Just in time for Data Privacy Day, the California attorney general (“California AG”) announced a new round of privacy investigations targeting the retail, travel, and food service industries. The investigative sweep will focus on “popular apps” that allegedly fail to honor consumer requests to opt out of the “sale” of their personal information. The sweep will also review responses to requests sent on behalf of consumers by authorized agents such as the “Permission Slip” application developed by Consumer Reports. Even with the considerable attention owed to the new requirements of the California Privacy Rights Act (“CPRA”)—which amends and expands on the California Consumer Privacy Act (“CCPA”)—along with the significant recent activity by the California Privacy Protection Agency, businesses should not overlook their ongoing obligations to comply with the CCPA prior to the CPRA’s enforcement beginning on July 1, 2023.
As with prior sweeps, the California AG has focused on the availability of opt-out rights under the CCPA. The CCPA requires that businesses that “sell” personal information provide consumers with the ability to opt out of such sales. The definition of “sell” includes any disclosure of personal information for both monetary and non-monetary (“other valuable”) consideration, which the California AG has interpreted to include many disclosures in the context of online behavioral advertising. Last year, the California AG released numerous examples of CCPA enforcement it had launched in which businesses in industries ranging from tech to healthcare to fitness were required to cure alleged CCPA violations. Many of those alleged violations involved purported failures to provide opt-out rights or providing those rights through mechanisms that were deemed to be confusing or misleading.
Additionally, in its August settlement with Sephora, following an earlier “enforcement sweep of online retailers,” the California AG argued that Sephora violated the CCPA by failing to honor opt-out requests sent through user-enabled privacy signals like Global Privacy Control. Specifically, the California AG alleged that Sephora installed tracking software on its website and app that provided third parties with information on consumers, which the California AG considered a sale under the CCPA. Although the settlement contained no admissions by Sephora, the retailer agreed to pay $1.2 million in penalties, implement a program to assess and monitor whether it effectively processes opt-out requests, and comply with other injunctive relief. With the California AG’s ongoing focus on these issues, along with the CPRA’s new right to opt out of the “sharing” of personal information for purposes of cross-contextual behavioral advertising, businesses that have not already done so should carefully assess whether and how to provide the ability to opt out of any such “sales” or “sharing.”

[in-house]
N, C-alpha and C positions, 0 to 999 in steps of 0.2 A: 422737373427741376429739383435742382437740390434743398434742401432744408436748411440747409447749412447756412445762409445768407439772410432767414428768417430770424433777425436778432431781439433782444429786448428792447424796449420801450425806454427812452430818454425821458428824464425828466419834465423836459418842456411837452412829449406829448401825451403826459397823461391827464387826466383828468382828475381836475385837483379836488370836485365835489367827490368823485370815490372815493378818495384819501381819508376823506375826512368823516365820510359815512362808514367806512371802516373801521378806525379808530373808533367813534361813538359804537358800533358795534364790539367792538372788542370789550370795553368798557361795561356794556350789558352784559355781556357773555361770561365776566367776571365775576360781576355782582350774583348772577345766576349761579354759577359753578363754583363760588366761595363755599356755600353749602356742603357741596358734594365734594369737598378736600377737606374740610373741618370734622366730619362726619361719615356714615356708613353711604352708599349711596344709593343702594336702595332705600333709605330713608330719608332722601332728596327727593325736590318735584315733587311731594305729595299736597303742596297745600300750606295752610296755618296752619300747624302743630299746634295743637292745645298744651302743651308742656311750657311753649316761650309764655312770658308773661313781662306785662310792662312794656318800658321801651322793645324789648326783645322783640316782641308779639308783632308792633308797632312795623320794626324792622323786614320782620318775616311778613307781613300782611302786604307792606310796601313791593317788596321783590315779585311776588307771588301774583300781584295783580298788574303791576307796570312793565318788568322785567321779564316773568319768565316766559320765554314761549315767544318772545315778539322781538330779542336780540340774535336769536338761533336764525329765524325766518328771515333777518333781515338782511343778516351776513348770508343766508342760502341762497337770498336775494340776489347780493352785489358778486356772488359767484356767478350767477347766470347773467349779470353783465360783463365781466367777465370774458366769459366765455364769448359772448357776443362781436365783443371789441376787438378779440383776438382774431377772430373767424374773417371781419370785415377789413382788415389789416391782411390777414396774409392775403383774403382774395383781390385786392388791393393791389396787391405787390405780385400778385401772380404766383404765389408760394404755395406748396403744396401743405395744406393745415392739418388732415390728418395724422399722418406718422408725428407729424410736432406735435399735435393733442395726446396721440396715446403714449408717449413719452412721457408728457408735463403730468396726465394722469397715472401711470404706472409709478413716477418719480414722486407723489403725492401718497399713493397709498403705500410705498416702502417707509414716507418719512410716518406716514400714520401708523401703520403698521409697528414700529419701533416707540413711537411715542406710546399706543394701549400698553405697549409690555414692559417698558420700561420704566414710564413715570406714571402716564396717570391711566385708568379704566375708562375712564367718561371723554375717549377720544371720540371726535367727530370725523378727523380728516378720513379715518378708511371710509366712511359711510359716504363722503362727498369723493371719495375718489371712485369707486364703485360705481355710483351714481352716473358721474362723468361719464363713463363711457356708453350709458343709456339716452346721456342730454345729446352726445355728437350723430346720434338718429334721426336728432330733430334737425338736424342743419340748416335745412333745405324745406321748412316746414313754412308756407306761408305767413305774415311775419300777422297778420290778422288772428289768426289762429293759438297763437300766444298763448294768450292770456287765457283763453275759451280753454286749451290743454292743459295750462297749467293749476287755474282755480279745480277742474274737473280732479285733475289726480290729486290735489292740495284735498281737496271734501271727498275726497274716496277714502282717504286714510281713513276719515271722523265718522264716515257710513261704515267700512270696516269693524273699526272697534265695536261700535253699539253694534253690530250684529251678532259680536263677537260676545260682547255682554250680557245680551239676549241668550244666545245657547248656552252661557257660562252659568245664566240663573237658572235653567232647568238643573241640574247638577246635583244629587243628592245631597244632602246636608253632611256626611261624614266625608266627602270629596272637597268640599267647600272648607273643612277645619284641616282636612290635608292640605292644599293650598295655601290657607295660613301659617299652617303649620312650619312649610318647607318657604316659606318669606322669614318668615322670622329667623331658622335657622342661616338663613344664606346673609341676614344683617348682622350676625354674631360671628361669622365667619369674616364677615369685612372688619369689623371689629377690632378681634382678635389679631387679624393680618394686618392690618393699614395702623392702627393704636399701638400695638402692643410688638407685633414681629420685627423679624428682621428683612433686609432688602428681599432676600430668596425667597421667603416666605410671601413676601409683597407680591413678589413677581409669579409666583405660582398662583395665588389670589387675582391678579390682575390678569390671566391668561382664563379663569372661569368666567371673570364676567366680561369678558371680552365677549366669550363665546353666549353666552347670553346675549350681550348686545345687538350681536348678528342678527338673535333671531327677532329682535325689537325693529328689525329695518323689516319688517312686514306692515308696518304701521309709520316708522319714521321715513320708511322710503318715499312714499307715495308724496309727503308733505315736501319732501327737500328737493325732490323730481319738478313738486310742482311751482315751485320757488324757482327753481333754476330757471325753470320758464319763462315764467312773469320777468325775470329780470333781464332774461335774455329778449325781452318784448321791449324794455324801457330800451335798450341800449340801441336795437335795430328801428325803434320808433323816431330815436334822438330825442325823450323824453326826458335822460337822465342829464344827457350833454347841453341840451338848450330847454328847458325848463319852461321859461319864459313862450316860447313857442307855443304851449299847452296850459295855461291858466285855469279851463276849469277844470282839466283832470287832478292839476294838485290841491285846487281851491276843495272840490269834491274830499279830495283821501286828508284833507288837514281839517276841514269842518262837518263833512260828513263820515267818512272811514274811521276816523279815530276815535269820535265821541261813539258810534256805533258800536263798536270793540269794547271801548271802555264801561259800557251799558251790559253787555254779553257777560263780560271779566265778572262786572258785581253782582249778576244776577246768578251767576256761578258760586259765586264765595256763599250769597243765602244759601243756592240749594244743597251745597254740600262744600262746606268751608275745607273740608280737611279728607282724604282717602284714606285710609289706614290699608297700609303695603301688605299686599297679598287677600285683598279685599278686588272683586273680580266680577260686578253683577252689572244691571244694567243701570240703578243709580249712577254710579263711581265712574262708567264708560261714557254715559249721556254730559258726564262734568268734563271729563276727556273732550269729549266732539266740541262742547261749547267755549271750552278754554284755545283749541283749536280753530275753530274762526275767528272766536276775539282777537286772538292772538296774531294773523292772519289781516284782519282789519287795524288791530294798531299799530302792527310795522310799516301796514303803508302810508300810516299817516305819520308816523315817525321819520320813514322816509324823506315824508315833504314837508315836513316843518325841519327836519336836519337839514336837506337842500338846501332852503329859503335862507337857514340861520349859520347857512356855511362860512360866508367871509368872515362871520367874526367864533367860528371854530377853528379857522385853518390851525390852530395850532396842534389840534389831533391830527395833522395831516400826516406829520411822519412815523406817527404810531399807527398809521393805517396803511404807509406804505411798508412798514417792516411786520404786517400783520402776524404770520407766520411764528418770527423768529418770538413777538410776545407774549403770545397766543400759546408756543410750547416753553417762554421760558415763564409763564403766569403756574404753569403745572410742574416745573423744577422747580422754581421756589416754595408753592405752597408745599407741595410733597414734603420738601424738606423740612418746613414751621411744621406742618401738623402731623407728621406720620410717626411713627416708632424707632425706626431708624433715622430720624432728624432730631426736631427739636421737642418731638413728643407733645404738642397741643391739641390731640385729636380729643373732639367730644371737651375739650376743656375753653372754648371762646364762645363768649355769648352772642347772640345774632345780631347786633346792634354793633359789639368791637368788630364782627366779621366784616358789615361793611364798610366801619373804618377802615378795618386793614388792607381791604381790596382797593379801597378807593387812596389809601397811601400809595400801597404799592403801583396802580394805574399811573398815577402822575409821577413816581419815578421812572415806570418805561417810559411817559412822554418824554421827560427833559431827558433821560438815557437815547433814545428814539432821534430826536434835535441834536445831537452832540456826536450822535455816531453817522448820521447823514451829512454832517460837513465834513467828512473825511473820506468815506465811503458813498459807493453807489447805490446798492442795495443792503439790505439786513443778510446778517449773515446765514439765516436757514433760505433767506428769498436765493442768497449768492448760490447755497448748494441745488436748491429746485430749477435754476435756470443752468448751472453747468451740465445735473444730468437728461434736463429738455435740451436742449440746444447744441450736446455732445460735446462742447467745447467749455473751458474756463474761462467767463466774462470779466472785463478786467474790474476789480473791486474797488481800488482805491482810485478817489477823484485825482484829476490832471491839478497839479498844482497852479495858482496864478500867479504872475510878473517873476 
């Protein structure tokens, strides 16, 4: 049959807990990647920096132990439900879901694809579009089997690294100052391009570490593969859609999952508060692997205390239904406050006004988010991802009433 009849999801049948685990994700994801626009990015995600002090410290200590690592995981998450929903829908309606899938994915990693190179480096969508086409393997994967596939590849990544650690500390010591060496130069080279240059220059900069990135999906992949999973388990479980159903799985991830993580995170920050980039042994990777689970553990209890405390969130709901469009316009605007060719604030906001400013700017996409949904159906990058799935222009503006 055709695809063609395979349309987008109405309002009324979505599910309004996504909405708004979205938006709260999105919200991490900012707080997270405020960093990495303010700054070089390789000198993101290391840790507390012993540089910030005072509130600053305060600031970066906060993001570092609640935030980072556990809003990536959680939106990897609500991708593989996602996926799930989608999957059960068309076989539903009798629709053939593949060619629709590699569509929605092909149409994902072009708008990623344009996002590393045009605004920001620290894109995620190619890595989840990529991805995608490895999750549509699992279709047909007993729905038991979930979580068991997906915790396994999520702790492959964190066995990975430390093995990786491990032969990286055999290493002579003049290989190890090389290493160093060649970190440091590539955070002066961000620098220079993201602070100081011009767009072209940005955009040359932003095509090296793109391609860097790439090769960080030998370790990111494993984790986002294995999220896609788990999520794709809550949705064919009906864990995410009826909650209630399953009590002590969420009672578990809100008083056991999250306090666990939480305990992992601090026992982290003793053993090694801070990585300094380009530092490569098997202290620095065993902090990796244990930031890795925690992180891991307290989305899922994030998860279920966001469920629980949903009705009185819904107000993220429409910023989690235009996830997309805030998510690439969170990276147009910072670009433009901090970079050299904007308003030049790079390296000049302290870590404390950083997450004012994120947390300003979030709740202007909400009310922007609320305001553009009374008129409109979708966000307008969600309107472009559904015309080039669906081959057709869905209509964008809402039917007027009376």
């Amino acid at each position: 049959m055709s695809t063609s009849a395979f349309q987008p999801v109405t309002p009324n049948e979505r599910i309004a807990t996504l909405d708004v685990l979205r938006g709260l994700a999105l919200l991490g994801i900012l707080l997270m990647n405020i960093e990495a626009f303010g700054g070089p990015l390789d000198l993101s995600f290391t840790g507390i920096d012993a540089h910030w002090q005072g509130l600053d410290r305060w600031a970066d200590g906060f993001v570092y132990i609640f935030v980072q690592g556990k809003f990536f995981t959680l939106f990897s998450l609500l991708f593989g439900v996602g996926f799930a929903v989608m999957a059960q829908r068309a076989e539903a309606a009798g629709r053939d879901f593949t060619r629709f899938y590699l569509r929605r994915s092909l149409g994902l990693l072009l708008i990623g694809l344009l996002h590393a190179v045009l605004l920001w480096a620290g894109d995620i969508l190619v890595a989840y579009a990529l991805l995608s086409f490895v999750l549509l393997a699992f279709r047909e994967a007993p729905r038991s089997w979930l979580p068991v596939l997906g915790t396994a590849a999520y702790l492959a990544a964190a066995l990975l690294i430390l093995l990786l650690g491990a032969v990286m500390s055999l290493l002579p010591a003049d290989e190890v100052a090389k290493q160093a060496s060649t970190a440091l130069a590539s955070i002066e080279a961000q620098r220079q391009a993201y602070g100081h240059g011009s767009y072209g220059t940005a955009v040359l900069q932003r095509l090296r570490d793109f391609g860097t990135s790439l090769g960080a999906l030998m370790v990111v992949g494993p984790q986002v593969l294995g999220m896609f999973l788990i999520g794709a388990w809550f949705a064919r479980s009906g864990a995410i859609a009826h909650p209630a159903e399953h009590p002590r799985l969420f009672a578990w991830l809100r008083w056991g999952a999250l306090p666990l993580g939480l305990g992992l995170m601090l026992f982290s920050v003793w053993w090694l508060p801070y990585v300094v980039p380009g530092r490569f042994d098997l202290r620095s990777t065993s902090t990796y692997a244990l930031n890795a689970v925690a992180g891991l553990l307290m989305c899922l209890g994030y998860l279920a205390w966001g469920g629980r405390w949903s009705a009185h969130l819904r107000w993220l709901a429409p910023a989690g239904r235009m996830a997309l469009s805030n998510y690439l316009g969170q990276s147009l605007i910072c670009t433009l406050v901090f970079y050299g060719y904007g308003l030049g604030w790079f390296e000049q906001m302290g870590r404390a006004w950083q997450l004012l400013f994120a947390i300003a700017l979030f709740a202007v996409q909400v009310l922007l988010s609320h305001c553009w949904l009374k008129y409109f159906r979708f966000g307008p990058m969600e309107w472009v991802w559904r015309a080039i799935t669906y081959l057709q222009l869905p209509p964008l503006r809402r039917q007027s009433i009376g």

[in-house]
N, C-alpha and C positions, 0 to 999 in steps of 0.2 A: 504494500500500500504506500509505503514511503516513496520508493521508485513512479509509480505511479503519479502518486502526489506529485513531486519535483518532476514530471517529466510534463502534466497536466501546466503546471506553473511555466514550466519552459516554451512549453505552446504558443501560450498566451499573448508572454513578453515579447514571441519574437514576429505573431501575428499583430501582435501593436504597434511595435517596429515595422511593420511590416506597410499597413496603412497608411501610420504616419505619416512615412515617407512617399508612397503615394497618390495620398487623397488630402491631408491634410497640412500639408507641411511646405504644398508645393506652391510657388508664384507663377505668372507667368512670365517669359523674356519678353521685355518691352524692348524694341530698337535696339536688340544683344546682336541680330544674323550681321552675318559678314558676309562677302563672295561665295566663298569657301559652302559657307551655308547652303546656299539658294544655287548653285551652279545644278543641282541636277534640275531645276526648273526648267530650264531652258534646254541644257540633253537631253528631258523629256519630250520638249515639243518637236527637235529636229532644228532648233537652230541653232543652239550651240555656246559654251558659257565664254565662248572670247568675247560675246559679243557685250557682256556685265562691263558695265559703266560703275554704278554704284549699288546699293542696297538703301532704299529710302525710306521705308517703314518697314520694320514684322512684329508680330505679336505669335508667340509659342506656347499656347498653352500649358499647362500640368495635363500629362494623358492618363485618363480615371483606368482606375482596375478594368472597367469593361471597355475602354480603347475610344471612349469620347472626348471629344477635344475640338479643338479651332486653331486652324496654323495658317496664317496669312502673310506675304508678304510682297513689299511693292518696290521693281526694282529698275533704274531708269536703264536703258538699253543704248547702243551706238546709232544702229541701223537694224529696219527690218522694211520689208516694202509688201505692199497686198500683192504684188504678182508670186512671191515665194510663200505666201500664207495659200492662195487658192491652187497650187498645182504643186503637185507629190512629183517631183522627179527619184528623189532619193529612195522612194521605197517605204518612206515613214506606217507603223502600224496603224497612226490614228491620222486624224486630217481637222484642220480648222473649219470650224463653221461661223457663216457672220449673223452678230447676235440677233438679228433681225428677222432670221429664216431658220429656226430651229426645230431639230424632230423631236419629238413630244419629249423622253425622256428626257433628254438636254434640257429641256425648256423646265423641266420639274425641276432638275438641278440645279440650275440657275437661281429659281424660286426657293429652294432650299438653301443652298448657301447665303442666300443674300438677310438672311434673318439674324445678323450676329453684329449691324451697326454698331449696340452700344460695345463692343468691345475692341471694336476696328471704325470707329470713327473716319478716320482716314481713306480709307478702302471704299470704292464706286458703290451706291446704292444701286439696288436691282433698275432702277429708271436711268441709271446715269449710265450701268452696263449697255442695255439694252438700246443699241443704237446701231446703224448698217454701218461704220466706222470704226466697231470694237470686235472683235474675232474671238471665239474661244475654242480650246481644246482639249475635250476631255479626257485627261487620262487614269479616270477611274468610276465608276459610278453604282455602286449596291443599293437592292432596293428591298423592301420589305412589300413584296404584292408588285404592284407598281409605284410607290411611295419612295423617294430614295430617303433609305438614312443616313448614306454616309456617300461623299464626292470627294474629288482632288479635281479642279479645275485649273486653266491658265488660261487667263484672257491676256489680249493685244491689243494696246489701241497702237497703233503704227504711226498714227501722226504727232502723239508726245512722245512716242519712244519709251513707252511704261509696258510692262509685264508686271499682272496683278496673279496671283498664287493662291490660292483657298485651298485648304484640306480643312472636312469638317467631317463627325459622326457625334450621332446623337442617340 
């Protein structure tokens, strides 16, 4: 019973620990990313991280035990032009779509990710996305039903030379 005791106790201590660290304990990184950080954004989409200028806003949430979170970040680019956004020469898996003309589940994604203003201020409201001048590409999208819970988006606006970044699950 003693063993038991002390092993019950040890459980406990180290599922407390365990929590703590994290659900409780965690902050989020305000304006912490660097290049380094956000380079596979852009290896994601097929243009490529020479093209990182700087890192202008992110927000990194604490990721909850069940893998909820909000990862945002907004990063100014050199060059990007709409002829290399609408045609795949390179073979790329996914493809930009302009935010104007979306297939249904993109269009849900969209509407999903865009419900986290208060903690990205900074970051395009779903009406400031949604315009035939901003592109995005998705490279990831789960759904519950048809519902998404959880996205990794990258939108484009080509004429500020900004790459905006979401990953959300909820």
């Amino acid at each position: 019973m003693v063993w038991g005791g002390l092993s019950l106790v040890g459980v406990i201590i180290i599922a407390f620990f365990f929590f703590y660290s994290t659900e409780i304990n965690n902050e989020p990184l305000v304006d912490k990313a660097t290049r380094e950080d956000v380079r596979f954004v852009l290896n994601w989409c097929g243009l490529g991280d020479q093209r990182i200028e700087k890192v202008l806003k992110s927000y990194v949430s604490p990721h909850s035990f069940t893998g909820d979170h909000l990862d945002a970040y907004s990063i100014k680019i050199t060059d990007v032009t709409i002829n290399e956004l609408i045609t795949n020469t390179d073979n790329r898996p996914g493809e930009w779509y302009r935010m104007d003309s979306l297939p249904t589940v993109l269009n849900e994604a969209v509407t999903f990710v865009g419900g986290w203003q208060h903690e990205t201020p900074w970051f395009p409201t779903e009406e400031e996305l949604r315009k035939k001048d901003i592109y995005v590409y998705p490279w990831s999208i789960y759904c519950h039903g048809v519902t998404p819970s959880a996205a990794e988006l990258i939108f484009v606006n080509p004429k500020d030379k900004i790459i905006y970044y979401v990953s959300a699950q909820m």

The sweep also draws attention to the continuing role of the California AG in CCPA enforcement even after the CPRA has gone into operation. Although the California Privacy Protection Agency may now also investigate potential CCPA/CPRA violations and issue fines of up to $2,500 per violation (or $7,500 for intentional violations or violations involving children’s data), the California AG retains the right to bring civil actions enforcing the laws. The penalties available through such actions are likewise up to $2,500 or $7,500 per violation, and the proceeds of any such penalties or settlements, as with the fines imposed by the California Privacy Protection Agency, will go to the California Consumer Privacy Fund, which is available to fund future enforcement, among other things.